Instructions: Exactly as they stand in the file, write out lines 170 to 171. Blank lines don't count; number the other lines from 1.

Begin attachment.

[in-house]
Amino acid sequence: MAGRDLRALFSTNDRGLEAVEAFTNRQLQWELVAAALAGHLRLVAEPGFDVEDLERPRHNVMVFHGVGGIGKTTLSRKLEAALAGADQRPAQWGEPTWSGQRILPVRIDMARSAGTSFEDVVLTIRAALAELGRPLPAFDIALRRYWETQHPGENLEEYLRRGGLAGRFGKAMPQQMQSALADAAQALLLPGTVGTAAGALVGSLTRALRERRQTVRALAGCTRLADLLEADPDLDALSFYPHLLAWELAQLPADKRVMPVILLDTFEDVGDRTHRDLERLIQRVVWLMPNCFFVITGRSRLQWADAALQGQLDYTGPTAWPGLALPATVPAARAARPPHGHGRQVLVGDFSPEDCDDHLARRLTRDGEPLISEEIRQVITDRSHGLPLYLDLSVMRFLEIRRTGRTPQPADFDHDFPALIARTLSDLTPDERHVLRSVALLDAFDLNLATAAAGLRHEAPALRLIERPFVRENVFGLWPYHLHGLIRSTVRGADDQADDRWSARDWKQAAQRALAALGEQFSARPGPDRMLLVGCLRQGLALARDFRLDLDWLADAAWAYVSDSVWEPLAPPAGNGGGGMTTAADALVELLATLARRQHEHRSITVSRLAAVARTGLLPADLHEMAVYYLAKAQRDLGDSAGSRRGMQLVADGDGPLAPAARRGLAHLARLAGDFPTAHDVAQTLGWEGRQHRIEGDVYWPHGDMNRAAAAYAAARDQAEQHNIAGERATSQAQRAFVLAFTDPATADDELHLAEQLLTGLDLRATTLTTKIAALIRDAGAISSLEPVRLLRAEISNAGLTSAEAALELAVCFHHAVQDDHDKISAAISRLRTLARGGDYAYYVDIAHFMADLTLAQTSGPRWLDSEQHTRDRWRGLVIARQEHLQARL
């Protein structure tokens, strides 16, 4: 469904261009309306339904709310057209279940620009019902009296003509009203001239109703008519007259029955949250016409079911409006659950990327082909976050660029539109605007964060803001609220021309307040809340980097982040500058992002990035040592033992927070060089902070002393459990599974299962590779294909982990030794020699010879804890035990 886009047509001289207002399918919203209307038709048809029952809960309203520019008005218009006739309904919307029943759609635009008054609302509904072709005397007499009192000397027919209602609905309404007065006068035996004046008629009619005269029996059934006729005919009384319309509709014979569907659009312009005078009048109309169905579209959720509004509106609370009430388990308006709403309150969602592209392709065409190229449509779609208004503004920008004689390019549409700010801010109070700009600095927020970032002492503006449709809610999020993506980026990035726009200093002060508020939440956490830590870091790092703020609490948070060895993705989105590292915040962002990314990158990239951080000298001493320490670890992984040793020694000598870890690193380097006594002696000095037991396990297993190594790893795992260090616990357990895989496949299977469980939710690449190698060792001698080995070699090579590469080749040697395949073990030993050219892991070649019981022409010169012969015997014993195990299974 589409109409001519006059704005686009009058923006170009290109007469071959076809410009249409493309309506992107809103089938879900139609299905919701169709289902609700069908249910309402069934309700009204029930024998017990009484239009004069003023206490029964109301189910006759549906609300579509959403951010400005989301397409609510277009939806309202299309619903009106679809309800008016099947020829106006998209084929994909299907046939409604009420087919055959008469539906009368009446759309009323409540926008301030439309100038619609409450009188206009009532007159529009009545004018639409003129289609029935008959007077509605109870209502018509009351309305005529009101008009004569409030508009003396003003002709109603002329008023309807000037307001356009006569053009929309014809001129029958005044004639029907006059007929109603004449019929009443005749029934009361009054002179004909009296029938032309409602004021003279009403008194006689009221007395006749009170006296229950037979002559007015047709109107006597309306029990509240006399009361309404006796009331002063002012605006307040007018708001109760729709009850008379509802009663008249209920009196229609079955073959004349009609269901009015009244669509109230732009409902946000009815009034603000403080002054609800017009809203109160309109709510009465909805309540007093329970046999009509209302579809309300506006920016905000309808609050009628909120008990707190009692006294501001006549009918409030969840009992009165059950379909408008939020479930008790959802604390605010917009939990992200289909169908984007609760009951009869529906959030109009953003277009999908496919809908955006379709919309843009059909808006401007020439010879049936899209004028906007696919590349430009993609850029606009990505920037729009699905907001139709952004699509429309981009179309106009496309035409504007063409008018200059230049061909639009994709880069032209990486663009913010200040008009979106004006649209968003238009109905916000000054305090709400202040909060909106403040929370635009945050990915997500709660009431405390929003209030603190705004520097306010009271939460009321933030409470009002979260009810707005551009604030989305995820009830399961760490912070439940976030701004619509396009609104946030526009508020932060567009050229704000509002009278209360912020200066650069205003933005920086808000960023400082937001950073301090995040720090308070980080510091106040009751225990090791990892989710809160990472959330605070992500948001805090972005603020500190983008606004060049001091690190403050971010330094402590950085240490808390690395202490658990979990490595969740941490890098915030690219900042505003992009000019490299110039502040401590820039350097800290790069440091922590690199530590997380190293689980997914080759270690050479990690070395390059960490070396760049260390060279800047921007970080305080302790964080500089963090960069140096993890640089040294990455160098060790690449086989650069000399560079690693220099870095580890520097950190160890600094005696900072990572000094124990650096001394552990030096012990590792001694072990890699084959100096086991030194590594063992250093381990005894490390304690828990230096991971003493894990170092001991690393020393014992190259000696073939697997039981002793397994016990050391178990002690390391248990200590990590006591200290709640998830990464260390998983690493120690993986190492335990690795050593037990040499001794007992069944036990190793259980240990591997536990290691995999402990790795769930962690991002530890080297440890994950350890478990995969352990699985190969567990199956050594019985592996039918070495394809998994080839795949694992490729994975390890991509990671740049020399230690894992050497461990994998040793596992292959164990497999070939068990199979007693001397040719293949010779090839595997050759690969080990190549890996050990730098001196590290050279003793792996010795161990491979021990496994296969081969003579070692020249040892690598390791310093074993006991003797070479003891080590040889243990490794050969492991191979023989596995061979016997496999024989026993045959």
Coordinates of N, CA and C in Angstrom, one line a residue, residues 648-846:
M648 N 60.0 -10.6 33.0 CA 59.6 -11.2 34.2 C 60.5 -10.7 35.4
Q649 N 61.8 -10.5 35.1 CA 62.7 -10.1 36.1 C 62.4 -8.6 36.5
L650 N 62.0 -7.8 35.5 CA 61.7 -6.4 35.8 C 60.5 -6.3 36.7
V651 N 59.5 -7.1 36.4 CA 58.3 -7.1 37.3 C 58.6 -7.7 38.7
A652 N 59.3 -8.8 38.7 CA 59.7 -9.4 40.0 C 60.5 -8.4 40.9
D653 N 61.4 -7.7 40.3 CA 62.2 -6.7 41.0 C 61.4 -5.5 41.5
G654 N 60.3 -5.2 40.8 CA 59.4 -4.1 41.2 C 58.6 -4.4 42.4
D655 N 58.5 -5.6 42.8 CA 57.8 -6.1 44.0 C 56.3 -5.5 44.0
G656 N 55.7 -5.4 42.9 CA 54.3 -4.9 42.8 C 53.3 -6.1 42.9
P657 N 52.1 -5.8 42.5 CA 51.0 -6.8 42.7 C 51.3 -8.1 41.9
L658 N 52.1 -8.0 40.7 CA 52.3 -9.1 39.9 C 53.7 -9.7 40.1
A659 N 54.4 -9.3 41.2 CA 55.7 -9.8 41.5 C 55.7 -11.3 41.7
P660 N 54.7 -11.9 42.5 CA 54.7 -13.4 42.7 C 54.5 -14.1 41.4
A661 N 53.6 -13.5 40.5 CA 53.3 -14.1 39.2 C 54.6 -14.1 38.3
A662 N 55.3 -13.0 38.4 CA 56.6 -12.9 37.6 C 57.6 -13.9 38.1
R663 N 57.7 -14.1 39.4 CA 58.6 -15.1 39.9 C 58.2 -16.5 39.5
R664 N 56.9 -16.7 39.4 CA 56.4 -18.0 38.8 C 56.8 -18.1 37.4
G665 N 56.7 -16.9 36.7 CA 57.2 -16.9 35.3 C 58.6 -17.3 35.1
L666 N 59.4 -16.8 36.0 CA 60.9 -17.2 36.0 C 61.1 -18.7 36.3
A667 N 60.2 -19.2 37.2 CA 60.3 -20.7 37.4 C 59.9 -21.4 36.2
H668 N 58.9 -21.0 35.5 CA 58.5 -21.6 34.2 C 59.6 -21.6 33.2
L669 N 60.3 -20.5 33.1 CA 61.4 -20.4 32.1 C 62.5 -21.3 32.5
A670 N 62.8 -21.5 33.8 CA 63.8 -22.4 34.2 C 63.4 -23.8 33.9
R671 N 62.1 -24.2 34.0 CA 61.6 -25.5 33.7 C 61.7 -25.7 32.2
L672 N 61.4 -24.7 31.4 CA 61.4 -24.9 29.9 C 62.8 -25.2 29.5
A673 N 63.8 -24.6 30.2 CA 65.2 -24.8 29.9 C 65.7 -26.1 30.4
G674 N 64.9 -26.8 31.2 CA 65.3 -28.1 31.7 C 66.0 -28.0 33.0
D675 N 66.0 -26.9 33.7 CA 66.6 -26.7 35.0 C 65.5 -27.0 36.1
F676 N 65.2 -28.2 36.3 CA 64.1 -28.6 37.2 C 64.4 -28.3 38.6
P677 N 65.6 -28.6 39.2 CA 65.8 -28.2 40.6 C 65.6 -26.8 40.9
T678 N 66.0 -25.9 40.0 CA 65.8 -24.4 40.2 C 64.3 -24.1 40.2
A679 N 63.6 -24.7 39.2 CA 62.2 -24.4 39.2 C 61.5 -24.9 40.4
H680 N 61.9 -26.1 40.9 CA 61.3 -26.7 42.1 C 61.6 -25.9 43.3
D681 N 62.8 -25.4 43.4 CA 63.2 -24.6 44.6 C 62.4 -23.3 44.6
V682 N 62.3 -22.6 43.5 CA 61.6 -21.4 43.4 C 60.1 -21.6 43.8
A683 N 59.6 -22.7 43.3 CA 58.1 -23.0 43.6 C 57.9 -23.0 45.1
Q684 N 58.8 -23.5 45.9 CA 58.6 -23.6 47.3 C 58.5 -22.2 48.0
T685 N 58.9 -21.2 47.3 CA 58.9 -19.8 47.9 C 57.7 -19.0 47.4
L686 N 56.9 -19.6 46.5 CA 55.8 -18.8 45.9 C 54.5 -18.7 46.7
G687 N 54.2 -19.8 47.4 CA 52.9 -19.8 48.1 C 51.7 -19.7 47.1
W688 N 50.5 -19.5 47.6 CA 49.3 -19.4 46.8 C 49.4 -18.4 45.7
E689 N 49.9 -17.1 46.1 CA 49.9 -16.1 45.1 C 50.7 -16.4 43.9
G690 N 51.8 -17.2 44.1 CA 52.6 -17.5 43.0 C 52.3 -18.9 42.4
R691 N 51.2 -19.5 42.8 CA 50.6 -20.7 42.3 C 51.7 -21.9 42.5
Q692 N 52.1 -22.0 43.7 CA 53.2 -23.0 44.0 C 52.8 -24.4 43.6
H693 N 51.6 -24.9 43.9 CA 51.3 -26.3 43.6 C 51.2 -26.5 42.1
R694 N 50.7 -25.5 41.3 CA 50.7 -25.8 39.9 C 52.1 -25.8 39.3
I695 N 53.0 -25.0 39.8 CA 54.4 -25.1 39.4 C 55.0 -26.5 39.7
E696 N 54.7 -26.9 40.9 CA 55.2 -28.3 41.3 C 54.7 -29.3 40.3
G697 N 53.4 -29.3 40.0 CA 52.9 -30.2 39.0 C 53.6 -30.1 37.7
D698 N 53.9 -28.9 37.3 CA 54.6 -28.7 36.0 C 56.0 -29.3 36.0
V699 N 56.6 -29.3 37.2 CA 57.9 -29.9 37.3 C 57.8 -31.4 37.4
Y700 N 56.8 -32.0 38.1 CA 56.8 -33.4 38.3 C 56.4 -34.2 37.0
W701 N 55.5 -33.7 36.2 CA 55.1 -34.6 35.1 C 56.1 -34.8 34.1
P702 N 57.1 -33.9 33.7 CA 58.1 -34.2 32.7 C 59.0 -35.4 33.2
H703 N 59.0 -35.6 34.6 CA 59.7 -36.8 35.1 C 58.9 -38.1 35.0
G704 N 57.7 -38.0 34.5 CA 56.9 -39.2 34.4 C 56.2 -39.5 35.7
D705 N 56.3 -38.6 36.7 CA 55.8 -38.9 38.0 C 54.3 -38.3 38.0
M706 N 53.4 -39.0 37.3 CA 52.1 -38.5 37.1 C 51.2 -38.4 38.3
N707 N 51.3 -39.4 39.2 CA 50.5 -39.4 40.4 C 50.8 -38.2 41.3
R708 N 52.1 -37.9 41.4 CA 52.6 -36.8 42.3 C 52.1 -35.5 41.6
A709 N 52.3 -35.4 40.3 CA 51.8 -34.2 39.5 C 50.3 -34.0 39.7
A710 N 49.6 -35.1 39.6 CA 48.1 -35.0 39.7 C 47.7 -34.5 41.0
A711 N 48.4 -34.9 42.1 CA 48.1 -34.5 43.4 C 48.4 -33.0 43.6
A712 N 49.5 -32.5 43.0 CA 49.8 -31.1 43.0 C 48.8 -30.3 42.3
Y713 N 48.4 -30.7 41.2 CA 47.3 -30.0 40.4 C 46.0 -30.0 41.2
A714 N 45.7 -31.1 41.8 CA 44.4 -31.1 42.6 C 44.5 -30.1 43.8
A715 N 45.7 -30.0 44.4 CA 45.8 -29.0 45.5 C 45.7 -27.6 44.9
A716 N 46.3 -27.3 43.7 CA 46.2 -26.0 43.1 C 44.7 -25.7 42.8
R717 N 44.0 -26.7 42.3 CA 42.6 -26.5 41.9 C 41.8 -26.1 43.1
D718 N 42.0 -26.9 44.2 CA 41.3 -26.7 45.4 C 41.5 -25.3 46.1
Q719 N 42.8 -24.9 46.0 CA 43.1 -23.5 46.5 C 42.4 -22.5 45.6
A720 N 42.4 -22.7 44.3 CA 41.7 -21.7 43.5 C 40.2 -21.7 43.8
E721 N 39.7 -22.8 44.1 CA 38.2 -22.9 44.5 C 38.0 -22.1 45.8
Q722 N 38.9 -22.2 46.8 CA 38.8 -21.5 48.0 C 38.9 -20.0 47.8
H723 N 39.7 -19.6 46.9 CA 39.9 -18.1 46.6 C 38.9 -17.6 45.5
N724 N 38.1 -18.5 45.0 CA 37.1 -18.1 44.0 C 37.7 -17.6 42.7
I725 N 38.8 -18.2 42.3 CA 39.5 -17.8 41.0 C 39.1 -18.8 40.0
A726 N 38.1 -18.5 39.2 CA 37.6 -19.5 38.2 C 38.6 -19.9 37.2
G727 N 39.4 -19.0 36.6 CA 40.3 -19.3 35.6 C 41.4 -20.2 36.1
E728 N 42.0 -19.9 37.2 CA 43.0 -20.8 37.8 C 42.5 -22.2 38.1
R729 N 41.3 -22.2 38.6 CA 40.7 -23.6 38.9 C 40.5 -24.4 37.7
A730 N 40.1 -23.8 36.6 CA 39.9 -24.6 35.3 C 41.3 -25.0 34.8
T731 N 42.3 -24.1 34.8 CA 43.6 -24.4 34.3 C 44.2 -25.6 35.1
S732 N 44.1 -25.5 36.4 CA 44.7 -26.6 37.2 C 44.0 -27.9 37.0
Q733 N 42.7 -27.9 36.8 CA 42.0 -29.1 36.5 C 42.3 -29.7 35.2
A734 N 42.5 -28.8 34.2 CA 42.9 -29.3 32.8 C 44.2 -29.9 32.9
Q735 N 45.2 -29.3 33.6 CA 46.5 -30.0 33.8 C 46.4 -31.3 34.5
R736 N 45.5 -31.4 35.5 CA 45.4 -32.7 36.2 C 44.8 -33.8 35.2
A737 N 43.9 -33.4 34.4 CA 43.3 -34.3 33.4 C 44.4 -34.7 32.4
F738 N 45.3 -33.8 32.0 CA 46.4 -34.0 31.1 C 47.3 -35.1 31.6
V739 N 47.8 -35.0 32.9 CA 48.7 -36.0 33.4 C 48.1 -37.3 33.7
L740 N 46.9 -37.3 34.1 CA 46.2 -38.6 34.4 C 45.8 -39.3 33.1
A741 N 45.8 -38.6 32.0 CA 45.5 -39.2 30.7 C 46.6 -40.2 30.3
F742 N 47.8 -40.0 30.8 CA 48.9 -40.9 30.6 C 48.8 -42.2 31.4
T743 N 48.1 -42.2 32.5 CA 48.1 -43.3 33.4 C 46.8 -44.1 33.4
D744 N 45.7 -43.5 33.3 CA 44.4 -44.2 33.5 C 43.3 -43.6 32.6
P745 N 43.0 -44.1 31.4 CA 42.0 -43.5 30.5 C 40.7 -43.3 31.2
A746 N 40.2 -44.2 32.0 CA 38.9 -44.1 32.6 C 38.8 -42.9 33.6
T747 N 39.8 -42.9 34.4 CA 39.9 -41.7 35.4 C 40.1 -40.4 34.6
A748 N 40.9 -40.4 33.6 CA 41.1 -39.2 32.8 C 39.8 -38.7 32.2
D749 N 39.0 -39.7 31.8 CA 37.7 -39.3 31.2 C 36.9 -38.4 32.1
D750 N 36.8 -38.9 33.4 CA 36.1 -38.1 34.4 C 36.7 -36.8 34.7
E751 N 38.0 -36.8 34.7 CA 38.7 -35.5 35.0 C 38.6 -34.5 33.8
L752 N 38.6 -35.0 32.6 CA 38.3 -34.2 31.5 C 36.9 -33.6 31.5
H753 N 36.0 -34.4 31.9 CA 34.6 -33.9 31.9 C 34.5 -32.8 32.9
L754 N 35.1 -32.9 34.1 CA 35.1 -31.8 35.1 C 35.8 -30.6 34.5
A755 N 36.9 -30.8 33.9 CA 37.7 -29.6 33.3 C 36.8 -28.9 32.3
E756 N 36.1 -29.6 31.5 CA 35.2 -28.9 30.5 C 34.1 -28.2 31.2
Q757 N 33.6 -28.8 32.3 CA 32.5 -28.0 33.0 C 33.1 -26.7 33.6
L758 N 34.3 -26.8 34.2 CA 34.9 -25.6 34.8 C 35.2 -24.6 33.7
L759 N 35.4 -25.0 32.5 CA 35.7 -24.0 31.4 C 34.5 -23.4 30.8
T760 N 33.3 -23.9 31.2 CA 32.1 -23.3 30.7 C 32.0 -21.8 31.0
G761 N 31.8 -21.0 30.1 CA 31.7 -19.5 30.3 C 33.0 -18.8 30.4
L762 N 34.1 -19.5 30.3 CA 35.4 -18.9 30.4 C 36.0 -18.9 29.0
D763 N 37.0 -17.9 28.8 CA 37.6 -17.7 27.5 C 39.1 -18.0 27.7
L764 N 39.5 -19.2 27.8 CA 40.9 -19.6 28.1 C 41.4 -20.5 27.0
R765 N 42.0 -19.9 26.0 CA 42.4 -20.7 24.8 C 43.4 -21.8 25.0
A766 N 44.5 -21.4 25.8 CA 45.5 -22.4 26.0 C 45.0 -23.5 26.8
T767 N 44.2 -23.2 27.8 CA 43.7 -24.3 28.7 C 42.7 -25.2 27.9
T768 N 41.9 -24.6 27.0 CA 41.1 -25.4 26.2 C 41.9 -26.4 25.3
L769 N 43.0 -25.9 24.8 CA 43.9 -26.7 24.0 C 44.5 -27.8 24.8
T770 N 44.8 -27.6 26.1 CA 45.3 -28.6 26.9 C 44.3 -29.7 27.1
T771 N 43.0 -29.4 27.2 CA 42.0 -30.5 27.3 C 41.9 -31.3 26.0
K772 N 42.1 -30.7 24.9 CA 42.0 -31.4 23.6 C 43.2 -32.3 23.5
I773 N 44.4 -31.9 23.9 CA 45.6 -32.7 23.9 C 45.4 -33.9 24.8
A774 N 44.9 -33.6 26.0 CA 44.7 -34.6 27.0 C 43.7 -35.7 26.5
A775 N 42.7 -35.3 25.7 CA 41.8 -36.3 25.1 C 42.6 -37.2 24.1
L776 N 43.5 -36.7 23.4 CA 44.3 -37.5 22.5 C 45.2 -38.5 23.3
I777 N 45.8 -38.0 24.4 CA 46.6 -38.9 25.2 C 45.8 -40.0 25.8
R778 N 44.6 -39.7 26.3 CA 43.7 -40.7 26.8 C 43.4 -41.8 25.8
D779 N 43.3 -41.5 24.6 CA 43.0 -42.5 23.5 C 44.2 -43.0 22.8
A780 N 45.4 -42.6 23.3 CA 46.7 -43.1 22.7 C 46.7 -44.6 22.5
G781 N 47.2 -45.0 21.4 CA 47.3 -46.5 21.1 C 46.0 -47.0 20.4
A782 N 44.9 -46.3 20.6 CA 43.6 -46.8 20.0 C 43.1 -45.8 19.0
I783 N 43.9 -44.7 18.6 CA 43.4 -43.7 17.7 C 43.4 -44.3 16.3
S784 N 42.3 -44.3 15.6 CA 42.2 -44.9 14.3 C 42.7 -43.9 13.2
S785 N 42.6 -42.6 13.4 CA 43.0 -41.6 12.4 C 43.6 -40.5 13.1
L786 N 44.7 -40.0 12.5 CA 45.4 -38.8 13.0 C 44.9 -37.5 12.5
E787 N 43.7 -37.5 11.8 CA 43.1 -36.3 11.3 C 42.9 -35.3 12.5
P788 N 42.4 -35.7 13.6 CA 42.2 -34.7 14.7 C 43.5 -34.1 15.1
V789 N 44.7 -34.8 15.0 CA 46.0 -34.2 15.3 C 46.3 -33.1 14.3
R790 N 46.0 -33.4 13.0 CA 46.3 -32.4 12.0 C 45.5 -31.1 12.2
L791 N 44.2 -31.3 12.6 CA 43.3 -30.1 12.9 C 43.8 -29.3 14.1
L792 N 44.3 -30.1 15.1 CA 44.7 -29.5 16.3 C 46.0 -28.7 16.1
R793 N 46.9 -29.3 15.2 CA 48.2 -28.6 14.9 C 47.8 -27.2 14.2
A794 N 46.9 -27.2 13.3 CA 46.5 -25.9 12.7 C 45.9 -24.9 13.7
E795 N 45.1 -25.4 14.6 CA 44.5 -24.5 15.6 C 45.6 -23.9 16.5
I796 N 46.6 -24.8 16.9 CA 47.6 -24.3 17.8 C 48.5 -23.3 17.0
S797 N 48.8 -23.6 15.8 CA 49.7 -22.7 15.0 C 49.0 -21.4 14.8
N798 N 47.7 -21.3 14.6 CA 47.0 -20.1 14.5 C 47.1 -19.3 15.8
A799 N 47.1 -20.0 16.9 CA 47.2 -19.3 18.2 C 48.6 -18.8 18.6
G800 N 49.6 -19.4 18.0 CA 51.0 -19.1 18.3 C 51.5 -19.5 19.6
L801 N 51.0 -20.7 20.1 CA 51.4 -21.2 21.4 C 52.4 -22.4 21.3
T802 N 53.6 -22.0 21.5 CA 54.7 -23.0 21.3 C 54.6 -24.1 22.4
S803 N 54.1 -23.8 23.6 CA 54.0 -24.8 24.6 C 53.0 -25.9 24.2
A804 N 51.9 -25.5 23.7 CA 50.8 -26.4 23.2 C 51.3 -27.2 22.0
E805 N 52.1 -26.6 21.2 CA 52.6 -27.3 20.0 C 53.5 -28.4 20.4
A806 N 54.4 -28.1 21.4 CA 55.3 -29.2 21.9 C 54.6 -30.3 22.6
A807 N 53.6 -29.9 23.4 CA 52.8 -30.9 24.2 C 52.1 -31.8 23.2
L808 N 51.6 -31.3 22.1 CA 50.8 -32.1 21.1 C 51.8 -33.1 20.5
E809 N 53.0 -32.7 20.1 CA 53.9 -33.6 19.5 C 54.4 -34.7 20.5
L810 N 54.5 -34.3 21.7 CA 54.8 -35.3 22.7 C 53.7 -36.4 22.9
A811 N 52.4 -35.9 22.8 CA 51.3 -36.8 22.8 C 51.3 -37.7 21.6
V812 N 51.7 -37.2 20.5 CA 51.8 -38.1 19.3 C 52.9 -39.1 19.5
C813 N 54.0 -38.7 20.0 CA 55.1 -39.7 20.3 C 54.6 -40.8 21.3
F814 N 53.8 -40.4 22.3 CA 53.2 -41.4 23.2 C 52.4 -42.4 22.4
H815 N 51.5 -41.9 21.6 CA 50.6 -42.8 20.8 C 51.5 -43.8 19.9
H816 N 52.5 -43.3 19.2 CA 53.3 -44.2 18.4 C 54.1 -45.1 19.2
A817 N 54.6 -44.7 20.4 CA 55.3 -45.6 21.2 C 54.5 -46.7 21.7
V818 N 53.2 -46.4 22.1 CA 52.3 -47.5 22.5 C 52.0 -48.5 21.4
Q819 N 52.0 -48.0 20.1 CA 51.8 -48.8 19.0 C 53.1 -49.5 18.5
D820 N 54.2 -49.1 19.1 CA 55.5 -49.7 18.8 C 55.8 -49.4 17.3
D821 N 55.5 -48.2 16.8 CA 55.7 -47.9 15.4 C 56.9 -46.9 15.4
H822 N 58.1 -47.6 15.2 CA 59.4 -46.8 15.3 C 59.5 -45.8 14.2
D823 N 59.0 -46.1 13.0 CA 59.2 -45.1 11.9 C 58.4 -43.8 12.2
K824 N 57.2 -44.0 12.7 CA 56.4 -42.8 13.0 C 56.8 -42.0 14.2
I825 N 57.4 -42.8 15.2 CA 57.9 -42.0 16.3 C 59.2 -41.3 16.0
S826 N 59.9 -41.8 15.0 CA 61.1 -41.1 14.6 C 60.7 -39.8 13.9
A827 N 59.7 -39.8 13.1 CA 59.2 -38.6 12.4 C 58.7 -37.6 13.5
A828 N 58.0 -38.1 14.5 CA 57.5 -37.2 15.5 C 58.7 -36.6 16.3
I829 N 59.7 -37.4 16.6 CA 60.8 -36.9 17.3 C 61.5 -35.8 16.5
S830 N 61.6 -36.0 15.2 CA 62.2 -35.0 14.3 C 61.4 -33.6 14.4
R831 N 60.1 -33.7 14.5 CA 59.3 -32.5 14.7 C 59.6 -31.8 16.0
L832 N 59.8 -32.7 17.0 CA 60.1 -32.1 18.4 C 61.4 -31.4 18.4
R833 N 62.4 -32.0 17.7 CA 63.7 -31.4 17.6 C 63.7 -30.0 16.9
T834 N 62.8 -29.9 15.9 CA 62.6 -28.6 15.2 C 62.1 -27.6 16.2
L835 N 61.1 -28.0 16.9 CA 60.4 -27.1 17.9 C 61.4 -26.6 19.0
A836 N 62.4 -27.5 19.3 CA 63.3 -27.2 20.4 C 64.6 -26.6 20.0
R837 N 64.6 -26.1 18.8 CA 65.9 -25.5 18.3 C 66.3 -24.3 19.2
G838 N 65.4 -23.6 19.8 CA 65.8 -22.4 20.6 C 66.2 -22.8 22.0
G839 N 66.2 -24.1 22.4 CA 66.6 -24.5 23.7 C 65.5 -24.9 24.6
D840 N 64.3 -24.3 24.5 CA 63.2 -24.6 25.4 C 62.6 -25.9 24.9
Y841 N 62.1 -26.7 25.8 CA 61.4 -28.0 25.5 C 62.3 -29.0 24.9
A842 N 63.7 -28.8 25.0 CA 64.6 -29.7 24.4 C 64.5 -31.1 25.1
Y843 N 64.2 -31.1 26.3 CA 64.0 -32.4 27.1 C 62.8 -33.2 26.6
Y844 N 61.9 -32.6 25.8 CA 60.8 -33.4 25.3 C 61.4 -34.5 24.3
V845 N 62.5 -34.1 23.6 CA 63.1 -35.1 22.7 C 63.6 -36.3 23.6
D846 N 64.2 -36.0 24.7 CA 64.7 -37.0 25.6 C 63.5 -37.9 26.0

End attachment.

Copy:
C813 N 54.0 -38.7 20.0 CA 55.1 -39.7 20.3 C 54.6 -40.8 21.3
F814 N 53.8 -40.4 22.3 CA 53.2 -41.4 23.2 C 52.4 -42.4 22.4